So in some cases, while we want to give kids as much of a good time as we can when they are children, all that fun has to be tempered with responsibility and an idea of excess. These folks don't realize that, while taken separately each of the elements of this party might not've been too bad by themselves, all together shows this teen that the more money you can throw at something, the less meaningful each individual part becomes. And when you throw so much money into one bash, the actual fact that the girl was turning 15 became an afterthought for gifts, extravegance, and any other descriptor you want to throw in. In the girl's eyes now, there is no reason to ever expect restraint or an idea of good taste as long as there's more money to buy even more things.

    No, a 15-year-old girl does not "deserve" to have such a Bacchanalia (and to a teen, it probably was the equivalent of a Bacchanalia, regardless of whether there was just eye candy, pixie sticks and oh-so-innocent "booty shaking" instead of wine, women and song) - she deserves to have a responsible parent that knows the meaning of restraint and responsibility. So far she doesn't have that. Thank goodness Brittany seems to be bright enough to be developing that sense on her own.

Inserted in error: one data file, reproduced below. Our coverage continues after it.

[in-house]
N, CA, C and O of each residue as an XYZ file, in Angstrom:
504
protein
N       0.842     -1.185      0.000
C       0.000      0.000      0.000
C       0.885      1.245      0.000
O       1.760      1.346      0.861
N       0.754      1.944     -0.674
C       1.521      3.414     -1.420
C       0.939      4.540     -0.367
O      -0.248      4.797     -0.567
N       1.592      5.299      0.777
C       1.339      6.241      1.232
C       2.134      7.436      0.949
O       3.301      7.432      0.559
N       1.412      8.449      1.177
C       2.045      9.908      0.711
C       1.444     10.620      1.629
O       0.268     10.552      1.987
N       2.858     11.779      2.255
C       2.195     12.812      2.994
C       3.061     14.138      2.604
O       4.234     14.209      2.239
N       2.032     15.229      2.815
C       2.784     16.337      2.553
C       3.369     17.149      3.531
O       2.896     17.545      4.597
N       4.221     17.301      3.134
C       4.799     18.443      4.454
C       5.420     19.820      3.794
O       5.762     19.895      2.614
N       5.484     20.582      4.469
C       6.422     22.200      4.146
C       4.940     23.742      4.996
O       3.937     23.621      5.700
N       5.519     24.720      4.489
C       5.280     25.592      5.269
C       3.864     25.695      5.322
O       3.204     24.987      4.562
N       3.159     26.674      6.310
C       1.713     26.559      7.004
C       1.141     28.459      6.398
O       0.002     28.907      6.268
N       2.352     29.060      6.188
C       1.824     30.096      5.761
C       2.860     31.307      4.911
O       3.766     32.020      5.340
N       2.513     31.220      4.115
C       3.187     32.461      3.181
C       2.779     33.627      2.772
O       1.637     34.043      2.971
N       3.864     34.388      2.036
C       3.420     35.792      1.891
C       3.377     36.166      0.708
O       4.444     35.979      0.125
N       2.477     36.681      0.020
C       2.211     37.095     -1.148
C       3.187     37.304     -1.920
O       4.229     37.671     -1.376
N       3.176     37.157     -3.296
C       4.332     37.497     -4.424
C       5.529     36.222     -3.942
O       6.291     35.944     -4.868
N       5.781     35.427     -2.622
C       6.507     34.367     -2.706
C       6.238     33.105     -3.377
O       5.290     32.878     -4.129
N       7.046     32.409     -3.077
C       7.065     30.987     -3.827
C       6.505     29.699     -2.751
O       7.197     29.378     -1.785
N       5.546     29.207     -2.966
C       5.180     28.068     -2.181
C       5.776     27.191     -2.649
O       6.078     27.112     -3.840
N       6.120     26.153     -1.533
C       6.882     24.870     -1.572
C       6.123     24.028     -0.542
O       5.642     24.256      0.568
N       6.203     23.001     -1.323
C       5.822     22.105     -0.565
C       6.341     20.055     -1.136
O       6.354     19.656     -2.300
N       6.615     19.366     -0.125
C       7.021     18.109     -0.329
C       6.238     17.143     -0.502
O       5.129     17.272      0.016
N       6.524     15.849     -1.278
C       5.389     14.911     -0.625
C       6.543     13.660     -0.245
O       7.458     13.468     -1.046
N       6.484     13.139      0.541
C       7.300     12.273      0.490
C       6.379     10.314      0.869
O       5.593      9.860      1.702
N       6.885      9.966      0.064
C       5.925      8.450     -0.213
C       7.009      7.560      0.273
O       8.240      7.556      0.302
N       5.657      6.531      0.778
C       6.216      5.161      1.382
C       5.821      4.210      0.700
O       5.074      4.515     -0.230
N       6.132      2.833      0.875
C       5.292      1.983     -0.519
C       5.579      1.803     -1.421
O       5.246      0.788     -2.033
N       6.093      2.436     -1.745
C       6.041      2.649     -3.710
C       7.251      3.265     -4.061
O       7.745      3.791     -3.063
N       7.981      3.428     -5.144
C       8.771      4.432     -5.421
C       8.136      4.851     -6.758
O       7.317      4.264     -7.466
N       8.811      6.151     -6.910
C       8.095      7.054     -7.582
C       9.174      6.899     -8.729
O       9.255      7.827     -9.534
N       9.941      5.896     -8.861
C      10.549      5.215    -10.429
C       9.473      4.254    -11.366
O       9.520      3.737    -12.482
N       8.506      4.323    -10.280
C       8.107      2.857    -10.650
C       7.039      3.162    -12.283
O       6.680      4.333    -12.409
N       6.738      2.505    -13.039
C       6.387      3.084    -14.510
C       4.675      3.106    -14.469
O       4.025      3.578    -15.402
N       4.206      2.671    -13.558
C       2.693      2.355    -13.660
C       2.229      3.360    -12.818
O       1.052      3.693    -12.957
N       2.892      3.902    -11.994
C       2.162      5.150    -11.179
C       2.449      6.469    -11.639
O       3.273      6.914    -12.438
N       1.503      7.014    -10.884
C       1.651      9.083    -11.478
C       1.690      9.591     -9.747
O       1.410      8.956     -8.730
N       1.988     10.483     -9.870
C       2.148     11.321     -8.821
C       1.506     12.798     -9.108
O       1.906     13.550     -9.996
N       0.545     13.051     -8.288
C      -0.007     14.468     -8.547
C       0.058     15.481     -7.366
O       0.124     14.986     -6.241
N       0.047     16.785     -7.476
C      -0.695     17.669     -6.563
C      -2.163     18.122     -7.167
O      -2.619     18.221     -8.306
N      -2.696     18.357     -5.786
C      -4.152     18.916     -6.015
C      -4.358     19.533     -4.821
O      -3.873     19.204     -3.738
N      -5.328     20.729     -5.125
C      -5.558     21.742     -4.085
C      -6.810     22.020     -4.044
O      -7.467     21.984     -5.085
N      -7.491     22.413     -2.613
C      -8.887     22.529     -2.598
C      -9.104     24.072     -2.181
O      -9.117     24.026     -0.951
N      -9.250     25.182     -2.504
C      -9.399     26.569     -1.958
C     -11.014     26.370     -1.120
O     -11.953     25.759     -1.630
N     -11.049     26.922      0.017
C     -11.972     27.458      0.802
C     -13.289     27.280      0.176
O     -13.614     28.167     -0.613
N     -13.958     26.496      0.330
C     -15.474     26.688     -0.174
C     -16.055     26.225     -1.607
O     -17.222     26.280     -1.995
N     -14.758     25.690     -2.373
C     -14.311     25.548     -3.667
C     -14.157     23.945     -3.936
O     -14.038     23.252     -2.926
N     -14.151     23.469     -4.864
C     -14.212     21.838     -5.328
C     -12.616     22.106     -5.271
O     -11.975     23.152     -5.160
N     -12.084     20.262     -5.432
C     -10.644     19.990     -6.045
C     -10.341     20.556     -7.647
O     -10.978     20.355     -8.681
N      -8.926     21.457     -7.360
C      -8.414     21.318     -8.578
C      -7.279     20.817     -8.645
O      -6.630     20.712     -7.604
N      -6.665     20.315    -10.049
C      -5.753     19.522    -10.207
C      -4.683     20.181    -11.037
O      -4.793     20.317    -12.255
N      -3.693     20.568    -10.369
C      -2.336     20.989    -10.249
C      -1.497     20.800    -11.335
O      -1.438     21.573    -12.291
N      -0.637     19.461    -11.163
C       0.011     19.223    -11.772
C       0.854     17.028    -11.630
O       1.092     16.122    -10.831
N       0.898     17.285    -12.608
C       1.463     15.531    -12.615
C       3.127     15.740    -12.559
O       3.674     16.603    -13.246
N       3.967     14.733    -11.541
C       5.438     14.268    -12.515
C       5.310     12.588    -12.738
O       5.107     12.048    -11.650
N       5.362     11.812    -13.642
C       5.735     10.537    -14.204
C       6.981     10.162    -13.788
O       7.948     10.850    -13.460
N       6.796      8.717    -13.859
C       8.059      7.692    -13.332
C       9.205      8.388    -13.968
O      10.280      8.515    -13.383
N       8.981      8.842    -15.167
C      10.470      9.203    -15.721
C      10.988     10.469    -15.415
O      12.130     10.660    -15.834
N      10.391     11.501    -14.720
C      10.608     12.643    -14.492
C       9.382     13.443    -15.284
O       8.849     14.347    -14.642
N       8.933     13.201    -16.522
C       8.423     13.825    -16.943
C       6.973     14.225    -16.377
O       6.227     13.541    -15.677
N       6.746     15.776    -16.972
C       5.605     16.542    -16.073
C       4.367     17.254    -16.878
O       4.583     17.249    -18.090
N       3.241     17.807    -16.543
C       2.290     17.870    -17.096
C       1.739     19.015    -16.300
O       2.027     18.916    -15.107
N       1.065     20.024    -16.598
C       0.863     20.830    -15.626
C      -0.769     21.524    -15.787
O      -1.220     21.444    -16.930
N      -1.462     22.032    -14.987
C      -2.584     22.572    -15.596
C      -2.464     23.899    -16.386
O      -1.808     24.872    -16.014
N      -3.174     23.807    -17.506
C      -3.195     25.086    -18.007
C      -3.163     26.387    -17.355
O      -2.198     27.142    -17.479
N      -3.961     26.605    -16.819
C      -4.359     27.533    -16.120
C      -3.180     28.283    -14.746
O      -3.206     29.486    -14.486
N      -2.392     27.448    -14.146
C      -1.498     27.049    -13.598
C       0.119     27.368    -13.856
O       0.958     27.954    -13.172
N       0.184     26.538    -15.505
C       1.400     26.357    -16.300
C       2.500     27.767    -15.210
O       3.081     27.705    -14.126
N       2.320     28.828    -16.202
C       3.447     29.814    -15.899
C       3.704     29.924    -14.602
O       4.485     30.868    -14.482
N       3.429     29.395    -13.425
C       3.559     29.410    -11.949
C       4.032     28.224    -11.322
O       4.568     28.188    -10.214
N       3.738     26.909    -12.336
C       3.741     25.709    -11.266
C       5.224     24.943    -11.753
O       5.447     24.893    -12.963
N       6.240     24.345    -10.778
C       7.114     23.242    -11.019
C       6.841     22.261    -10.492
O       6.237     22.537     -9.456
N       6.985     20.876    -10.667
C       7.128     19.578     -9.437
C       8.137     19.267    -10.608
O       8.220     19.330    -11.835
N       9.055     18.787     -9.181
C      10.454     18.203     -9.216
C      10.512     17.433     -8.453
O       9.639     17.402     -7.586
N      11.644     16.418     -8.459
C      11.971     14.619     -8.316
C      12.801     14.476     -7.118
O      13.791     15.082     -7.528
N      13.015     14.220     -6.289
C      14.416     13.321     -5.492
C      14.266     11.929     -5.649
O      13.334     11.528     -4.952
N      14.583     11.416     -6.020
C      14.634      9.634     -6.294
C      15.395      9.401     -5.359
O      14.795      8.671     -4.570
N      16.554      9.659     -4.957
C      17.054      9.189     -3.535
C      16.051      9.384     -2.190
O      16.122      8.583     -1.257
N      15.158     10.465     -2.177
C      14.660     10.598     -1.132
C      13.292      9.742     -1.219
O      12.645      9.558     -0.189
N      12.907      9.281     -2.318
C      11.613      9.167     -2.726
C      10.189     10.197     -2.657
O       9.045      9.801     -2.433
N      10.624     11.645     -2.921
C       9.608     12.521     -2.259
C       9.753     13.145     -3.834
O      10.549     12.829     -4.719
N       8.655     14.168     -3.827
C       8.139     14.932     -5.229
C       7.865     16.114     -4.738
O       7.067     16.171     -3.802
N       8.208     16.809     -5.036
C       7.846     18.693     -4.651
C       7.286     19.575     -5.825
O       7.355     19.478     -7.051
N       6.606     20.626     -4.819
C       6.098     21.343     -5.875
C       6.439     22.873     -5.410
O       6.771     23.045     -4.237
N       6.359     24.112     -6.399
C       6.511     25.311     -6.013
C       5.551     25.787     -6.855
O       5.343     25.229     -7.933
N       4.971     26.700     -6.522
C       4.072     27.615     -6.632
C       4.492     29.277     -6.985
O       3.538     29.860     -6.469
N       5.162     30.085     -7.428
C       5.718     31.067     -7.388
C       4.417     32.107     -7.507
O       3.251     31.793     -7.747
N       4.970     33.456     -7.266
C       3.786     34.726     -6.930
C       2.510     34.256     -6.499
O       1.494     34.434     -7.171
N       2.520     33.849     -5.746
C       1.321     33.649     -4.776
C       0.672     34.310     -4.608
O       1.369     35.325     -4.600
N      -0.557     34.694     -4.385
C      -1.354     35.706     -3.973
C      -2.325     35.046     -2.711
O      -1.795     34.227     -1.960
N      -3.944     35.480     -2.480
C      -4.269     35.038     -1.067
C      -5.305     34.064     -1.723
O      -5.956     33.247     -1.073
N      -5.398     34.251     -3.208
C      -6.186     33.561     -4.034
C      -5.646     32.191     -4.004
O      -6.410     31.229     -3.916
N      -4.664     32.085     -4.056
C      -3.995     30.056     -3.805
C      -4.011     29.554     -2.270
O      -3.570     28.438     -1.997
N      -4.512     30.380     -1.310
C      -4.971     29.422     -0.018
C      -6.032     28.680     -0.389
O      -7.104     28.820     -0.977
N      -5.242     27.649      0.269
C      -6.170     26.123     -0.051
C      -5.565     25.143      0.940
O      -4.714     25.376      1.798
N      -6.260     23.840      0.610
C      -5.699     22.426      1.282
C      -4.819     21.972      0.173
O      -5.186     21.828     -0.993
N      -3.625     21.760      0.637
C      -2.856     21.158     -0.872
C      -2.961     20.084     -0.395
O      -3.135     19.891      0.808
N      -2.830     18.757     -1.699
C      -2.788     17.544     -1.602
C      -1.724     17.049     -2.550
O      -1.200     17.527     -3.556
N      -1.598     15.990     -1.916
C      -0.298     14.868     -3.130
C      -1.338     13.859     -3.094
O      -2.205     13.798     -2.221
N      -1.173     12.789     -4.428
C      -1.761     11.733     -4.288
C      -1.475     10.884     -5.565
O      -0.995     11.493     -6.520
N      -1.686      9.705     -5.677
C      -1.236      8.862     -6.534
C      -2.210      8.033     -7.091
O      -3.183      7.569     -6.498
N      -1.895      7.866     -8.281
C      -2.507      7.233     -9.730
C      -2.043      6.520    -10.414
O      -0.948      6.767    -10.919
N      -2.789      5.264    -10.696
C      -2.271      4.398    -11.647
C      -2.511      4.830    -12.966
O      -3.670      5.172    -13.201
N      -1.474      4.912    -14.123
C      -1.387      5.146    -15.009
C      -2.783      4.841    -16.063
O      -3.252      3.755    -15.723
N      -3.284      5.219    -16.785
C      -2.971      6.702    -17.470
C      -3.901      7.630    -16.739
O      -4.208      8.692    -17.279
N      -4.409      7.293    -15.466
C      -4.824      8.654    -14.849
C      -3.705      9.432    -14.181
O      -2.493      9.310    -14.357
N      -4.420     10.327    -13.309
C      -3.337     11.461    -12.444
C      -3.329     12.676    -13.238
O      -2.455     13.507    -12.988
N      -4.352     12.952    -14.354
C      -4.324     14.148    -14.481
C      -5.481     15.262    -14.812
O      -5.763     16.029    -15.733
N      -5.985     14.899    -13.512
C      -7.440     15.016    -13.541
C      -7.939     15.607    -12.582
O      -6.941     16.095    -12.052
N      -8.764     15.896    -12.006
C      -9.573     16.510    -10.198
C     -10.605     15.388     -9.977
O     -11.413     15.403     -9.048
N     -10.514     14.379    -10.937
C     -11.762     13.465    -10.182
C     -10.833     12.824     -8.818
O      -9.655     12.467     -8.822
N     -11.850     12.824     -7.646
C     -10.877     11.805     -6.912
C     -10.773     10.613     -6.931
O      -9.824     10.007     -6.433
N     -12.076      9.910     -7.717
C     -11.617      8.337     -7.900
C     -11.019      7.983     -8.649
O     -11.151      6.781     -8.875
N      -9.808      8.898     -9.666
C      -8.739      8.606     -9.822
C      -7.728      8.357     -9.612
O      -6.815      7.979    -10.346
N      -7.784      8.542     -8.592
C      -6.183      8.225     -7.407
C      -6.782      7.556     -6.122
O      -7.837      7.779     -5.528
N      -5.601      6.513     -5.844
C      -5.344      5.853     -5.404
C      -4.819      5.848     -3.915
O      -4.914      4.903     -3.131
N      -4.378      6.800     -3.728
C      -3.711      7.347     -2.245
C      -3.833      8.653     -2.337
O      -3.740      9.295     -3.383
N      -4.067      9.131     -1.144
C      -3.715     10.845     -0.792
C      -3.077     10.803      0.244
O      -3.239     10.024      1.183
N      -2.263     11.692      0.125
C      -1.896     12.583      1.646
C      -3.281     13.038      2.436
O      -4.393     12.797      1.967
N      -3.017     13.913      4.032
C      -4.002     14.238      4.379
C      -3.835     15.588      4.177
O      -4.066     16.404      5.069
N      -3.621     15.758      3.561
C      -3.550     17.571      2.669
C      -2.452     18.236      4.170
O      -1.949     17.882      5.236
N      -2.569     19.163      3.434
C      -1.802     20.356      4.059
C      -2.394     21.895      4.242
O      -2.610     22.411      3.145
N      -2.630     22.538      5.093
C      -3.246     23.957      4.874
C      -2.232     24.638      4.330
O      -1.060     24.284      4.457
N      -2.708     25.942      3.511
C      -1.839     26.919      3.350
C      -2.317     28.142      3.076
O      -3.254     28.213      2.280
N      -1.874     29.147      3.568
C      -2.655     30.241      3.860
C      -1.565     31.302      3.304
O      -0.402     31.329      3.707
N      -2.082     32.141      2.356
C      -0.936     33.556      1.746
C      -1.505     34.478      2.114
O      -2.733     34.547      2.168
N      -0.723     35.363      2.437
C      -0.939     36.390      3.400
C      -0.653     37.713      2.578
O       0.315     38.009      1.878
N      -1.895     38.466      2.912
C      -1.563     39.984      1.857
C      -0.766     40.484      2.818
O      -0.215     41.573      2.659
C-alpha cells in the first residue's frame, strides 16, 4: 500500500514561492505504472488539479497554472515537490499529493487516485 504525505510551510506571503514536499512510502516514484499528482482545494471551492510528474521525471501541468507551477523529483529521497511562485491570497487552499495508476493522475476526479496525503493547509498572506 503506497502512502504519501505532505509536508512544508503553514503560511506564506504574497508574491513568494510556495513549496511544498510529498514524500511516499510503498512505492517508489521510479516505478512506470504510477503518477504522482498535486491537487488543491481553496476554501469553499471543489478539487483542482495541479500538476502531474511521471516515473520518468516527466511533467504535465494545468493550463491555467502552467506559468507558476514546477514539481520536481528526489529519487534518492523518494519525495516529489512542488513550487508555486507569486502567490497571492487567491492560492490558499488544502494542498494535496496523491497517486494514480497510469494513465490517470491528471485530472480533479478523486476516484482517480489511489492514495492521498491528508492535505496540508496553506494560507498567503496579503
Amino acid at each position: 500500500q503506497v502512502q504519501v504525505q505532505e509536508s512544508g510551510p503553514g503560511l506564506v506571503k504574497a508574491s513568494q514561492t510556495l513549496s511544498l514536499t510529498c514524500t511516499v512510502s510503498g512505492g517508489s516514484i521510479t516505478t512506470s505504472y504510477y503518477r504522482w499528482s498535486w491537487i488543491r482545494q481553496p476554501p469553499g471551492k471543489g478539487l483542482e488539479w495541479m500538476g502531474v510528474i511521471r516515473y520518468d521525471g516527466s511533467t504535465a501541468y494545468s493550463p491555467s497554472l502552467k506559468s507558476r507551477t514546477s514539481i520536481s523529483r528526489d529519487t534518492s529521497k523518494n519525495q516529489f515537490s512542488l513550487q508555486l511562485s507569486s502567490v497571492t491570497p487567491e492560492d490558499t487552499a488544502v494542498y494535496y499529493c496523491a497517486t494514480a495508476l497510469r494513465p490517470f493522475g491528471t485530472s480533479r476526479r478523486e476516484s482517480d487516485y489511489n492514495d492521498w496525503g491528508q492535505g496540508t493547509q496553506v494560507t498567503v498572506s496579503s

Second, no, we're not jealous. If I threw that kind of party for my son or daughter I'd expect to be led away in handcuffs for contributing to the delinquency of (several) minors or a straightjacket. Contrary to popular belief, most parents don't have to buy their kids' love.

    Finally, are we "judging" you? That seems to be a popular pejorative these days, that anyone who finds fault with the way others are living their lives or raising their children is "judging" them. I seem to remember that's a pretty popular term used by guests of the Jerry Springer show, so I suppose they came by it honestly.

    No, we're not really judging anyone. I'm not actually saying anyone's necessarily a bad person, although methods leave much to be desired. It's quite possible there is actually a lot of love involved, and this is the only way she knows to express it. I don't know her, and can't judge her on that, obviously.